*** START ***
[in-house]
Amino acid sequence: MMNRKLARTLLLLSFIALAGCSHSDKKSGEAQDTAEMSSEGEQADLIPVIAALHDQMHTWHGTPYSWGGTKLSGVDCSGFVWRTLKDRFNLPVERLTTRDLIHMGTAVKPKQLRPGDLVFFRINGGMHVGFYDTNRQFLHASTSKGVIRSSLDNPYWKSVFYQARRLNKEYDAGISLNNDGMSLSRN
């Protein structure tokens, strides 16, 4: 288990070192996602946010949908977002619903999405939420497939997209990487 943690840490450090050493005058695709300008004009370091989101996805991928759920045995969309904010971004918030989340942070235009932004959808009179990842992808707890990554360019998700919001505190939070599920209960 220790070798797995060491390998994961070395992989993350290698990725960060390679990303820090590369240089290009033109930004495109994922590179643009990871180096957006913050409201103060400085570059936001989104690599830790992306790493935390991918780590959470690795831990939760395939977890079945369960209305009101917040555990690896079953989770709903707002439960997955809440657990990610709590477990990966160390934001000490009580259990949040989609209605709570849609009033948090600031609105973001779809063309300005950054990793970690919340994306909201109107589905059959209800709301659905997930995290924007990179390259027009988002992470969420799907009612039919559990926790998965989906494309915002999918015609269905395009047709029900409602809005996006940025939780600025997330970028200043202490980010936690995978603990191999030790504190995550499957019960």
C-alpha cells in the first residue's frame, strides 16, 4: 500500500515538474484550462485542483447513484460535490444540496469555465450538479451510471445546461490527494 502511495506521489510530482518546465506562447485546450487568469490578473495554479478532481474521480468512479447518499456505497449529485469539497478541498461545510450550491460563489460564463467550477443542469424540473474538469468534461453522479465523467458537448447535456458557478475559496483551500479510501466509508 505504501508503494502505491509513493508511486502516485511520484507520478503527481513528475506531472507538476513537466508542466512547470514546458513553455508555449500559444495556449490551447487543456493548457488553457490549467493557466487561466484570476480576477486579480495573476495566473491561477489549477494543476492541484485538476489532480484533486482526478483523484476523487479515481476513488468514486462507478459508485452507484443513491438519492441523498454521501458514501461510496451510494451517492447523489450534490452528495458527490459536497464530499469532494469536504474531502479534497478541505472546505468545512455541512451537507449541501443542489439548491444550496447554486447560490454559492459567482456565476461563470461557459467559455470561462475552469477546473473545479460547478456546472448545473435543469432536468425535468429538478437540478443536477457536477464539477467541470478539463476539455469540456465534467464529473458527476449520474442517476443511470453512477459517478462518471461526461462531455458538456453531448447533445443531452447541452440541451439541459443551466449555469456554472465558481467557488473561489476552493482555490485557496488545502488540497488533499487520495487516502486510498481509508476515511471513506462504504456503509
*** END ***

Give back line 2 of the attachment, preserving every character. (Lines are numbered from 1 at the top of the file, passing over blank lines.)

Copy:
Amino acid sequence: MMNRKLARTLLLLSFIALAGCSHSDKKSGEAQDTAEMSSEGEQADLIPVIAALHDQMHTWHGTPYSWGGTKLSGVDCSGFVWRTLKDRFNLPVERLTTRDLIHMGTAVKPKQLRPGDLVFFRINGGMHVGFYDTNRQFLHASTSKGVIRSSLDNPYWKSVFYQARRLNKEYDAGISLNNDGMSLSRN